Forget that the tick that’s killing moose are found world wide. Forget they live in Texas. Forget they live in Alaska. No siree, global warming is responsible for too many ticks and because moose failed to EVOLVE, they are now dying. What the heck? What’s the point? We are all going to die.

The claim here is that ticks have shifted northward…due to climate change. What else?

So here’s a question: The Canada lynx, so named because it lives predominantly in Canada. Maine sits on the southern fringe of the lynx’s range. According to the logic shown here, because the climate is warming, causing ticks to “shift” northward, why are lynx “shifting” southward, contributing to perhaps the largest population of Canada lynx the Pine Tree State has ever seen.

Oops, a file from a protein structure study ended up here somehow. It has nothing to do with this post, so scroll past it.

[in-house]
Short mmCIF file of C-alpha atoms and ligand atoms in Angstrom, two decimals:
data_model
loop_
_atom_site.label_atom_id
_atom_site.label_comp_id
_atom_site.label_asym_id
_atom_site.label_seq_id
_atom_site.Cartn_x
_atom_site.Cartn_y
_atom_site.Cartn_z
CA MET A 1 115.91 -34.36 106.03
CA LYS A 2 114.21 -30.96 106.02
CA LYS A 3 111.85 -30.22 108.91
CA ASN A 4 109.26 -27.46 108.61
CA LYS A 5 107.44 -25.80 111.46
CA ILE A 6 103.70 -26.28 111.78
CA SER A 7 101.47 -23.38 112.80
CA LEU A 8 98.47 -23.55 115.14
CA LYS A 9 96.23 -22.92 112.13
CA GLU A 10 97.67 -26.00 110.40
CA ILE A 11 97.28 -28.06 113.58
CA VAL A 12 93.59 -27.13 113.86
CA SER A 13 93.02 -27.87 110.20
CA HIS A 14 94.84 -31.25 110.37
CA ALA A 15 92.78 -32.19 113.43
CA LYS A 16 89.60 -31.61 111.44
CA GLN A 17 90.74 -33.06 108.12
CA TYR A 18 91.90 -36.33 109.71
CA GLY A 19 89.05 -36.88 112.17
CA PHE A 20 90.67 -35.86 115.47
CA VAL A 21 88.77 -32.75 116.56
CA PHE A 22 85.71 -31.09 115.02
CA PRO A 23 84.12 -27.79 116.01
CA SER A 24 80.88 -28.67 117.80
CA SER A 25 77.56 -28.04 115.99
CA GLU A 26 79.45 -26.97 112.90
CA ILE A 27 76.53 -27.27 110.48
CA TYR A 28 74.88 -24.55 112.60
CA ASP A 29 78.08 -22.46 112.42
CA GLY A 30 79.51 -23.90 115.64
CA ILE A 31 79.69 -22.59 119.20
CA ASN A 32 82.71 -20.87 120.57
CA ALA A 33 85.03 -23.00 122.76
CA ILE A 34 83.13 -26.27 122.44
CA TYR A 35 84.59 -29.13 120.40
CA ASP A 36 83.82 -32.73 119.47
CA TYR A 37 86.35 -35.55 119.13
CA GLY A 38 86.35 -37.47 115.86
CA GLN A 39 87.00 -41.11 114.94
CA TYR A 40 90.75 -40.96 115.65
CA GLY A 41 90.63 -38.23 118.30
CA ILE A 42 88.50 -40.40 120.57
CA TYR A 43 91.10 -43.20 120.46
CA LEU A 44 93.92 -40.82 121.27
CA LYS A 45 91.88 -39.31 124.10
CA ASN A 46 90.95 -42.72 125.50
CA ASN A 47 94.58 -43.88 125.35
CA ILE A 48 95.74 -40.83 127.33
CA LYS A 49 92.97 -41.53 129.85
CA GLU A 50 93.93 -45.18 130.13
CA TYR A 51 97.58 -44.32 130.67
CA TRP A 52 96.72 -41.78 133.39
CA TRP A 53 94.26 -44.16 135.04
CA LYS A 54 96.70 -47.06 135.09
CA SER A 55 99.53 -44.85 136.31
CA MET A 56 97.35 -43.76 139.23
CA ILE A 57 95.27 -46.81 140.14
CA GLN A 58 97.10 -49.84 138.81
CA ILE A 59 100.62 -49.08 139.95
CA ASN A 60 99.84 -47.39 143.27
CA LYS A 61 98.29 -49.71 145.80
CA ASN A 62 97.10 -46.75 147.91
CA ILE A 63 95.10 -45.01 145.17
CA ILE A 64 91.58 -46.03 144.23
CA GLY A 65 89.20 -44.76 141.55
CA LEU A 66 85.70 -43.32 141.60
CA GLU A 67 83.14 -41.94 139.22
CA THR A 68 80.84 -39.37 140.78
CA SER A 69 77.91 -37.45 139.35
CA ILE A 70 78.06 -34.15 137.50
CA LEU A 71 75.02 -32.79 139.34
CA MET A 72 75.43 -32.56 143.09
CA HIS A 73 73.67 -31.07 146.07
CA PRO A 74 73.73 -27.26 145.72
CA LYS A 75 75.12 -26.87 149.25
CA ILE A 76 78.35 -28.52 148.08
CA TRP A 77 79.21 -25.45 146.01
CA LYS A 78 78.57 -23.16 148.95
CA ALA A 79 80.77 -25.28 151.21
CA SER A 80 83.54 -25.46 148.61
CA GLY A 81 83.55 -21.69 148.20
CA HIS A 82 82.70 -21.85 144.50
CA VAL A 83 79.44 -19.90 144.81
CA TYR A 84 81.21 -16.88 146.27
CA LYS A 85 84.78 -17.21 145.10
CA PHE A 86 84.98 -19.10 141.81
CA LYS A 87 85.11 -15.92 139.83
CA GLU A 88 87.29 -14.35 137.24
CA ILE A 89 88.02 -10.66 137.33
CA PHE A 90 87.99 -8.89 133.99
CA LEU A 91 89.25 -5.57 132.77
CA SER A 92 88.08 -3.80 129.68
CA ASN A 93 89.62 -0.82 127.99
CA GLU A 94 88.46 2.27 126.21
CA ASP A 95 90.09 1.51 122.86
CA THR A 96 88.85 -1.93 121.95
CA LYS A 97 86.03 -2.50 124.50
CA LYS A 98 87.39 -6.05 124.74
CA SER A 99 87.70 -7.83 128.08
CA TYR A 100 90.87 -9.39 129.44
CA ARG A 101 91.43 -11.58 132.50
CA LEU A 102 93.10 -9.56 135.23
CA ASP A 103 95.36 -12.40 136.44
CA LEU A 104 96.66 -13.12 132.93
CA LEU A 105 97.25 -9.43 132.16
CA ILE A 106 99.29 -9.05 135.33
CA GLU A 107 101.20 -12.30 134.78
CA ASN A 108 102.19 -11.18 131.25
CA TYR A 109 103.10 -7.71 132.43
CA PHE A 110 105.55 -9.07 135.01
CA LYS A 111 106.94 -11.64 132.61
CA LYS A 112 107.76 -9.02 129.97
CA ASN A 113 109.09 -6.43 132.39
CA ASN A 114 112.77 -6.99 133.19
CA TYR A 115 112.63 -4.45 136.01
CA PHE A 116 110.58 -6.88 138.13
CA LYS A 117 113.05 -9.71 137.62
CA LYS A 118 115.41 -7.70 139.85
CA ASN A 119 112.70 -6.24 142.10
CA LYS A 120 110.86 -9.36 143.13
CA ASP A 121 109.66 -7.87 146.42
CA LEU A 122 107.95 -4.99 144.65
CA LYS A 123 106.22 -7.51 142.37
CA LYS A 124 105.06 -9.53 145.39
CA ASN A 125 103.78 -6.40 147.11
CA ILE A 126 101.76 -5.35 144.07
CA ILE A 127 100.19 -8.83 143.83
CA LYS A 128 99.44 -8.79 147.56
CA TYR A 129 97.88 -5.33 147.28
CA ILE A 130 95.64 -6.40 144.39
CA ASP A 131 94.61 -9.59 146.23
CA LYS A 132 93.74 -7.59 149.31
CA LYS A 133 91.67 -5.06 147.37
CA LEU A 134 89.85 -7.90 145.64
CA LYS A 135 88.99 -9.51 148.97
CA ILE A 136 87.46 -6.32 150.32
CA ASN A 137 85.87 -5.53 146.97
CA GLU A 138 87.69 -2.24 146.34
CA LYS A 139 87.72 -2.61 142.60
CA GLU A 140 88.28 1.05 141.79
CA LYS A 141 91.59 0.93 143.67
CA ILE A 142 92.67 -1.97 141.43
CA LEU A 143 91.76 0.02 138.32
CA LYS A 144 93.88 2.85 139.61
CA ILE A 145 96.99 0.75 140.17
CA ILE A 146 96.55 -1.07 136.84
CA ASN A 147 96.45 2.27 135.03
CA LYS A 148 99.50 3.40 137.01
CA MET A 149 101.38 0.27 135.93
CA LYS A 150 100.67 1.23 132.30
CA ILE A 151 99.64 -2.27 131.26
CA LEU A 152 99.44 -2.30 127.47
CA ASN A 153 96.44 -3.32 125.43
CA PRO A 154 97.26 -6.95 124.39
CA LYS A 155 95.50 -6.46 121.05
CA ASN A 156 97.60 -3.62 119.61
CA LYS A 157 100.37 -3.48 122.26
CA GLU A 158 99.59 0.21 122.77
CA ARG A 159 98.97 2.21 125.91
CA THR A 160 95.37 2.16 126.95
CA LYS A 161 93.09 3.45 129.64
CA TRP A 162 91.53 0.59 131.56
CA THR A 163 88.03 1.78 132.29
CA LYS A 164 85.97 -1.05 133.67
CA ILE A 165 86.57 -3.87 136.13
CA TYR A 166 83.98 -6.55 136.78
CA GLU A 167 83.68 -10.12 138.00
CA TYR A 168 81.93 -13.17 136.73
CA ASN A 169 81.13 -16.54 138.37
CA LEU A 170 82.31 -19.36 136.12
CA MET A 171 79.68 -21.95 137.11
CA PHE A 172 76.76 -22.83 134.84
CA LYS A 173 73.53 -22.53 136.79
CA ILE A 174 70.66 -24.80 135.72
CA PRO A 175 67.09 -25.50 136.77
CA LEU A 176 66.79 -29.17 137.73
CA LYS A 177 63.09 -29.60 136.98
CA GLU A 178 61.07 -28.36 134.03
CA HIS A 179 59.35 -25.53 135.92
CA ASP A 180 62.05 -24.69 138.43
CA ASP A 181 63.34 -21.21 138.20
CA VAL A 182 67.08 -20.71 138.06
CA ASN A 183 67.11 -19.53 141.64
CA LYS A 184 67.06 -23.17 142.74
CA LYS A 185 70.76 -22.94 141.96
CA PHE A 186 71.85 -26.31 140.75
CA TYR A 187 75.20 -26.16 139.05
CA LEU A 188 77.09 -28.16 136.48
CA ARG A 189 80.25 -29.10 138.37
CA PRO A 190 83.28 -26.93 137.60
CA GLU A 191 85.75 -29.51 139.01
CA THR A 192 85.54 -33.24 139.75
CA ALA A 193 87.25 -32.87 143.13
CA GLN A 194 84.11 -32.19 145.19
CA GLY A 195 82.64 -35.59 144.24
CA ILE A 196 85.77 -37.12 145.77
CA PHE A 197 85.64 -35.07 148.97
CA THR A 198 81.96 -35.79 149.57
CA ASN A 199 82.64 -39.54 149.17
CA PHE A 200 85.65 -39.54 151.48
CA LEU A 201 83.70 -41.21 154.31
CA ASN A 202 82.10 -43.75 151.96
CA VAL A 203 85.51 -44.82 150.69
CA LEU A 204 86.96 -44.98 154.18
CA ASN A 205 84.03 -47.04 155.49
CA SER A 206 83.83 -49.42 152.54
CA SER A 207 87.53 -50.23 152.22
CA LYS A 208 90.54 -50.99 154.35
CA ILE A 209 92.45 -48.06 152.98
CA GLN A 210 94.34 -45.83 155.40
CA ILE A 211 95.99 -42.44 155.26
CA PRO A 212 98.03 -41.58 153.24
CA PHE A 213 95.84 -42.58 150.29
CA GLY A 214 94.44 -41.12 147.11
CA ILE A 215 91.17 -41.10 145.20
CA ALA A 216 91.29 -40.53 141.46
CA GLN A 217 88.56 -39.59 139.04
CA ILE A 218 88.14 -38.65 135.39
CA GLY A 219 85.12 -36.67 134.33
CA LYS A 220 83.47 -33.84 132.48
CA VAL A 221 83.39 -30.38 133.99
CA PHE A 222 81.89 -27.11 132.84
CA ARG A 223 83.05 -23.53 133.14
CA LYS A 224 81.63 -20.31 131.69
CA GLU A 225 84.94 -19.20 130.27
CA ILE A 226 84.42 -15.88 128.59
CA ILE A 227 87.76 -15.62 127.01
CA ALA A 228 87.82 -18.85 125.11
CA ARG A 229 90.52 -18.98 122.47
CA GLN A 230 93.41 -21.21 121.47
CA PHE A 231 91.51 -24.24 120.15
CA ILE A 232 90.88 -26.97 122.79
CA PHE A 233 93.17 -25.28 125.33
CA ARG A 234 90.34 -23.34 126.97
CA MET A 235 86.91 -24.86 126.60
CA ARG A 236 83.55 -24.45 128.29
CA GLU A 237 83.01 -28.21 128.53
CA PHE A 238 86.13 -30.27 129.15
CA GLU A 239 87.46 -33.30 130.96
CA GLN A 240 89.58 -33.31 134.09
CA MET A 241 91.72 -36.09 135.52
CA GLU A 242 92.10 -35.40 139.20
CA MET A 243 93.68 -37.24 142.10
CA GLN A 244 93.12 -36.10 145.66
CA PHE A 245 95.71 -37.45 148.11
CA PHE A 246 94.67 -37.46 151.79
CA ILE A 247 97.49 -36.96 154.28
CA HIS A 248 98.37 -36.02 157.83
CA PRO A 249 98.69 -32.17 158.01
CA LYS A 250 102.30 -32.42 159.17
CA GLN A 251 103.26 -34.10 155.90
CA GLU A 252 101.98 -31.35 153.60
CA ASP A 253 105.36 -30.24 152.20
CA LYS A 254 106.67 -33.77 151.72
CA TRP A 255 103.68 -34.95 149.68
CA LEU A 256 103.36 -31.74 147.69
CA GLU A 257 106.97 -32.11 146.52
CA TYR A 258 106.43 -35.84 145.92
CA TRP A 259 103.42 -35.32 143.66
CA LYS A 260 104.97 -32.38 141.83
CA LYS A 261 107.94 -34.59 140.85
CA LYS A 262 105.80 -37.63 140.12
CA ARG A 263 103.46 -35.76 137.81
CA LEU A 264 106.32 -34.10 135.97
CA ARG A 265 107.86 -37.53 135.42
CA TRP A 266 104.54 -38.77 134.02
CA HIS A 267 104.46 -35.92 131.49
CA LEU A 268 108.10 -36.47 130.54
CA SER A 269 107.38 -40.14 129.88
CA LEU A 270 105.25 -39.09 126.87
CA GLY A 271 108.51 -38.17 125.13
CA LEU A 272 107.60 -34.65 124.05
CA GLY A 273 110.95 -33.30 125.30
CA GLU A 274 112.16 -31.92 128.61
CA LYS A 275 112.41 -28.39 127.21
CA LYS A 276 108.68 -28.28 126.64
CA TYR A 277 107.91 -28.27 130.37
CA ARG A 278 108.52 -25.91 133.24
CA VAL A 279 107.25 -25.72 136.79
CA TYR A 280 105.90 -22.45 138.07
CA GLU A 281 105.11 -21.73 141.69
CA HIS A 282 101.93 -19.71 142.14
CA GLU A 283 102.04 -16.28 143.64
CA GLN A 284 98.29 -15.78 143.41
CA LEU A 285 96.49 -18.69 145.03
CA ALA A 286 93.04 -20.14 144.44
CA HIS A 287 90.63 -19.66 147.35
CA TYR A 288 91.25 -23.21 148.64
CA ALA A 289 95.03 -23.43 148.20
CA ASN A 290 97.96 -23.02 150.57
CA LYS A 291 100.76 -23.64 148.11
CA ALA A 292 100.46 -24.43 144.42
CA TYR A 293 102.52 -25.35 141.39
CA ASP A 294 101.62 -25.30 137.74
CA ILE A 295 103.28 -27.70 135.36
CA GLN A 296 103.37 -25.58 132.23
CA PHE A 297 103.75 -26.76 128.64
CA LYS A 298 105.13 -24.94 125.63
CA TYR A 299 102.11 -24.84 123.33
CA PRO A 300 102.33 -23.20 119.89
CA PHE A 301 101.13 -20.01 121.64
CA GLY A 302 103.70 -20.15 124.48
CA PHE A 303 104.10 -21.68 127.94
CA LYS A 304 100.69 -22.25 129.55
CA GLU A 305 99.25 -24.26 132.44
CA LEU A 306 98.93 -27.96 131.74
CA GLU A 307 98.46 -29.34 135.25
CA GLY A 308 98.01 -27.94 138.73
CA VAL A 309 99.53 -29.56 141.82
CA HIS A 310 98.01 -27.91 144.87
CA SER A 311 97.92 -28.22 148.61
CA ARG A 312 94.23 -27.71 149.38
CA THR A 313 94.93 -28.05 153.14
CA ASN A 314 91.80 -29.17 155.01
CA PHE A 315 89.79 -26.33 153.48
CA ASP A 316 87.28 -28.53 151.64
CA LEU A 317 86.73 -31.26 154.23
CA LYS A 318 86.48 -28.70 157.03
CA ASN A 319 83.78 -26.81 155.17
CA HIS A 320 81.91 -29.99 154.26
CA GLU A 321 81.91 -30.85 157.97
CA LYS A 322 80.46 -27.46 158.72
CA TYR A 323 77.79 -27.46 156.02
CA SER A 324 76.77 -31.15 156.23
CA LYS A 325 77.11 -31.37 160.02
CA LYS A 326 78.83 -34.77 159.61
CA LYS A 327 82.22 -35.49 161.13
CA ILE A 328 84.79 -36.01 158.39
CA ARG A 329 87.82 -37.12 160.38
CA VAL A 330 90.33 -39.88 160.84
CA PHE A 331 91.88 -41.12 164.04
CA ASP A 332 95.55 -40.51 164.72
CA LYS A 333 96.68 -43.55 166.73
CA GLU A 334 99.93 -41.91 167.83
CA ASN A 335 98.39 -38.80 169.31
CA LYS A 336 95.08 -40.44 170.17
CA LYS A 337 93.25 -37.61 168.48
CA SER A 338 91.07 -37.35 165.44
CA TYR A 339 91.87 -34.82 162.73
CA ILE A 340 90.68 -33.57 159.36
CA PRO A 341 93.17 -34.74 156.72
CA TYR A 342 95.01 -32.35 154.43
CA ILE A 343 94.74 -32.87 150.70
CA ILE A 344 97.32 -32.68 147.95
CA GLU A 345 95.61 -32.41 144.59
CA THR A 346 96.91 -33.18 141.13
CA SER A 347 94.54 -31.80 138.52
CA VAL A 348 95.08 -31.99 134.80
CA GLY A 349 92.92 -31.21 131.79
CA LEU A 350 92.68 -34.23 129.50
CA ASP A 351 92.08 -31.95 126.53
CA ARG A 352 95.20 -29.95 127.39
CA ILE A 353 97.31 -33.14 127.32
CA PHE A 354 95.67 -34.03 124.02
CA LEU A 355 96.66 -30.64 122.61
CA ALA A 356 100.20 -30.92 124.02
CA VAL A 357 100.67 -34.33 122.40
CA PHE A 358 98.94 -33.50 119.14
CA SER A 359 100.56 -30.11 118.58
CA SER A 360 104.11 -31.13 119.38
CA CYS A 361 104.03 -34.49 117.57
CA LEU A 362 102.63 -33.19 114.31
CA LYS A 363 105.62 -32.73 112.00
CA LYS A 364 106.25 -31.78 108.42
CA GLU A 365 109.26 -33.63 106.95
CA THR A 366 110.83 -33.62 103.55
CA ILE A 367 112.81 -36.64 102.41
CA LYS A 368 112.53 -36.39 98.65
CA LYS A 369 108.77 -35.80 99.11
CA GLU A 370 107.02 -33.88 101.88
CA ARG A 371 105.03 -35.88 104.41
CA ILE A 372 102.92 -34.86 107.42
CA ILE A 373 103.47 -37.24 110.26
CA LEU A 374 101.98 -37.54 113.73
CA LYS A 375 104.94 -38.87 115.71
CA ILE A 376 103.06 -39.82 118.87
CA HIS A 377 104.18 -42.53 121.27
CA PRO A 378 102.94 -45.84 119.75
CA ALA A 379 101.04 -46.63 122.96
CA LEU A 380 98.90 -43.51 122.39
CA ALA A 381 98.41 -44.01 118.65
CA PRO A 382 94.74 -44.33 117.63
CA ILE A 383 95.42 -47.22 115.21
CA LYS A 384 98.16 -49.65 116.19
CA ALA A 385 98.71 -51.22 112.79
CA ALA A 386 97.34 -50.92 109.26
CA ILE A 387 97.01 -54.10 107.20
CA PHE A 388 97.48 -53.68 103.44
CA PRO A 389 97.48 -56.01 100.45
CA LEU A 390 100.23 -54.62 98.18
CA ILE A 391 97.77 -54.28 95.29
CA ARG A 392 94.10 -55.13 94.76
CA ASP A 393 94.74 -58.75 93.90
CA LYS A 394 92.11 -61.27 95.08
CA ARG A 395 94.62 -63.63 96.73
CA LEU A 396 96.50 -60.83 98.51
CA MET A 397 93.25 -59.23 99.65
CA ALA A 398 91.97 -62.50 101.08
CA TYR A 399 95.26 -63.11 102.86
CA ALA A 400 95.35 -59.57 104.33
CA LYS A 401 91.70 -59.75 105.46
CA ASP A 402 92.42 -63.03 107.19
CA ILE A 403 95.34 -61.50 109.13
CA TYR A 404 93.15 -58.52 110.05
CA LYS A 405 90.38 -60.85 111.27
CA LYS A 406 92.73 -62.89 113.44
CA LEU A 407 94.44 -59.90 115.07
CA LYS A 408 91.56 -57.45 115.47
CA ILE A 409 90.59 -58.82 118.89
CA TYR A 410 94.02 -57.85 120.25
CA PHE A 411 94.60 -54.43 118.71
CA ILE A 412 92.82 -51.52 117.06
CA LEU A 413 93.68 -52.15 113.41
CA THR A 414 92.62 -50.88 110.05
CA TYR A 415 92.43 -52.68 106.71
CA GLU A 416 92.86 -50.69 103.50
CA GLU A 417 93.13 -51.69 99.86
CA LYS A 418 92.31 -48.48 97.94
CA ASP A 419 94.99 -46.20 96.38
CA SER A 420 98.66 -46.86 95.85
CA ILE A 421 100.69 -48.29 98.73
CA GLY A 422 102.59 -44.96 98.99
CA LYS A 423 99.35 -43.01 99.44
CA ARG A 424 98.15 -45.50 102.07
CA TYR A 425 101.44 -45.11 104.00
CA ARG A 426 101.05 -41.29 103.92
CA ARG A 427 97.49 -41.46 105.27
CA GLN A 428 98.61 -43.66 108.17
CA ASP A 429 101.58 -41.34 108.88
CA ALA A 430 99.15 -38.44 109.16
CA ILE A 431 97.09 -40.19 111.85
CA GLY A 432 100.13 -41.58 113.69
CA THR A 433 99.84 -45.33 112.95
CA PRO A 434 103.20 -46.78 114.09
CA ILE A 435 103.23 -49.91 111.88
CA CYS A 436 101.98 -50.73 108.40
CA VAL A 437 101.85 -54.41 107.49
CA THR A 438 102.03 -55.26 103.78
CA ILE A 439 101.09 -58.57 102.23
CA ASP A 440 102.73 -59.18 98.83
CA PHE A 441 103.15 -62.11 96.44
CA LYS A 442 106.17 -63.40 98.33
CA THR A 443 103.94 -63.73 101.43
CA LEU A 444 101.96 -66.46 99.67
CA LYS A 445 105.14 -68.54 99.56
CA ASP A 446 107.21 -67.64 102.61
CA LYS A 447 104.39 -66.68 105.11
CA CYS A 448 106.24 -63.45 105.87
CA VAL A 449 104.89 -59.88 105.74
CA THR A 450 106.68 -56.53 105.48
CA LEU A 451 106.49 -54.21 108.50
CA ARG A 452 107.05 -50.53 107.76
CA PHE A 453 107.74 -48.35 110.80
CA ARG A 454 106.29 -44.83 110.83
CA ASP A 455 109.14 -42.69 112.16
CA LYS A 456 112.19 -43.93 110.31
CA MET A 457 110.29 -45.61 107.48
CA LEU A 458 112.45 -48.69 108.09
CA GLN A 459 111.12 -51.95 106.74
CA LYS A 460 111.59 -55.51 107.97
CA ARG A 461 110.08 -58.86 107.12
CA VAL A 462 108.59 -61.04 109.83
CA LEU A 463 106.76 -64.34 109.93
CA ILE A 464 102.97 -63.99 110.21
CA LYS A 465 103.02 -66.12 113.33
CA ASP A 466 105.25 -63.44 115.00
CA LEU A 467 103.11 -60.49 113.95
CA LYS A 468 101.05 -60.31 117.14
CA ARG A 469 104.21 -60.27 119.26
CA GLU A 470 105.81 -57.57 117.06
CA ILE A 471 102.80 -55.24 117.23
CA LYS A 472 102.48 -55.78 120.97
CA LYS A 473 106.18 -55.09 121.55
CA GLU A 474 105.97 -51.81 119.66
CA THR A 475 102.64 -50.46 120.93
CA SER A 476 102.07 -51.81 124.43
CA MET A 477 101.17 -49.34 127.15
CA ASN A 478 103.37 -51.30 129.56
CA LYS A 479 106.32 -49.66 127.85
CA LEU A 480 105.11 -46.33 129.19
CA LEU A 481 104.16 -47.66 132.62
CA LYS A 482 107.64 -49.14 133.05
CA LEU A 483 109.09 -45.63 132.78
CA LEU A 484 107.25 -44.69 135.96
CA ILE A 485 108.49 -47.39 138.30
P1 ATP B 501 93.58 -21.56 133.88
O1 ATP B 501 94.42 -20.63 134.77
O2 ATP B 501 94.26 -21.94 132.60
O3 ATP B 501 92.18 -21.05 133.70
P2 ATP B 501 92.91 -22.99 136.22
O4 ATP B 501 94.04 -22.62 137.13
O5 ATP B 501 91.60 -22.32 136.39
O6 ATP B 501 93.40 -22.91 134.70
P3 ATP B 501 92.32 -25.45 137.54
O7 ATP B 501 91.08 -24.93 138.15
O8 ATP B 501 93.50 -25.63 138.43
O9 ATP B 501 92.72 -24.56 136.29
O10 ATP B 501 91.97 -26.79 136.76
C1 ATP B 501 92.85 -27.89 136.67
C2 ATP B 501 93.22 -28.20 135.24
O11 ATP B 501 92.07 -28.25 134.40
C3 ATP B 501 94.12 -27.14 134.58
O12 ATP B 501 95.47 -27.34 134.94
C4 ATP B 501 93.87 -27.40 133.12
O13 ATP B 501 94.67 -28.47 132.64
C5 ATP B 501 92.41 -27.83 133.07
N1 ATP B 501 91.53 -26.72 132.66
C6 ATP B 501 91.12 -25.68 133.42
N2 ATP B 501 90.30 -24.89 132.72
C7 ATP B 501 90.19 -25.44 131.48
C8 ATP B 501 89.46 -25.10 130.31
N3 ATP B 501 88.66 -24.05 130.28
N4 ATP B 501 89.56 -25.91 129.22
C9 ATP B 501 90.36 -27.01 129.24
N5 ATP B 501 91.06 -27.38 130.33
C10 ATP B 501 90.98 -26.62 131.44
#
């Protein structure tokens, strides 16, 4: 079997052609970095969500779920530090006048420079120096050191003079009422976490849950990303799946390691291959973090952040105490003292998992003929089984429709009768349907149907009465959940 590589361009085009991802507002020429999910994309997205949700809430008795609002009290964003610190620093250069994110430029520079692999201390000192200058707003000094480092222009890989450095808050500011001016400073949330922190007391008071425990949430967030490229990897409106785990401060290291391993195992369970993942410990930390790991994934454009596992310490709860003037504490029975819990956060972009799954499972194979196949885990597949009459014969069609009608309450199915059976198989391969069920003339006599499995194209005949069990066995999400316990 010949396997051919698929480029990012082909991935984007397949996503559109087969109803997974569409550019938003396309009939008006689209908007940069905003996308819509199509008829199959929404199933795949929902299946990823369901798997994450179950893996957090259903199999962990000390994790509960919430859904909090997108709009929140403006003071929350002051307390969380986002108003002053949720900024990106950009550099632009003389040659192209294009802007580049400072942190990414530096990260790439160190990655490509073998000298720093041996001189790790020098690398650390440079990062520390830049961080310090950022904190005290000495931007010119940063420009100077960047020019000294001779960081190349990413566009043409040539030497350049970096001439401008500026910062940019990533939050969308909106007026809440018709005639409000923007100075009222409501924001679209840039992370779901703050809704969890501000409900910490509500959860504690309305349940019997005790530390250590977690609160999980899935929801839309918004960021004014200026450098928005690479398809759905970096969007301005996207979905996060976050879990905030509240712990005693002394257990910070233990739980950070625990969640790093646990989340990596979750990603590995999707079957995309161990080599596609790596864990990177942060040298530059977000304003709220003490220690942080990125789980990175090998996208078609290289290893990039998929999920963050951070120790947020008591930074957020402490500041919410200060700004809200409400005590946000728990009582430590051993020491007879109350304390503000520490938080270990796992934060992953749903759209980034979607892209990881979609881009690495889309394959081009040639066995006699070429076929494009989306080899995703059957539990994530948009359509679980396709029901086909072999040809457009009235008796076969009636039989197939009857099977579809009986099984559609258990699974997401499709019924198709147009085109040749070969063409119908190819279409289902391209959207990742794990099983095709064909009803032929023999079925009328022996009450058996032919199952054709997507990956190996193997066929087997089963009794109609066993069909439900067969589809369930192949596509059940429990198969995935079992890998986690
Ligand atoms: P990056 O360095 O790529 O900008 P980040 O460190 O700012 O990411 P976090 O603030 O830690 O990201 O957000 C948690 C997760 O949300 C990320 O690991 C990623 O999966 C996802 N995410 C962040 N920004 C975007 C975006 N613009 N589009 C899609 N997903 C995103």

Let’s continue. If we are in the throes of a warming climate in New England, why worry about the moose. All that must be happening is that they are “shifting” toward the north where it is cooler. So, the deer then, that prefer warmer climates, will grow like crazy?

This kind of nonsense can go on forever. Not once, from what I have read, has anyone offered up the most sensible reasons for a dying moose population: too many moose, combined with too many large predators.

Bears and coyotes/wolves love baby moose and baby deer to eat. The coyotes/wolves like taking down a female deer in the middle of winter and eating the fetus out of it alive. I guarantee a bear would do the same thing if it was not hibernating. Instead, not unlike the coyote/wolf, the bear ambushes new-born deer fawns and moose calves.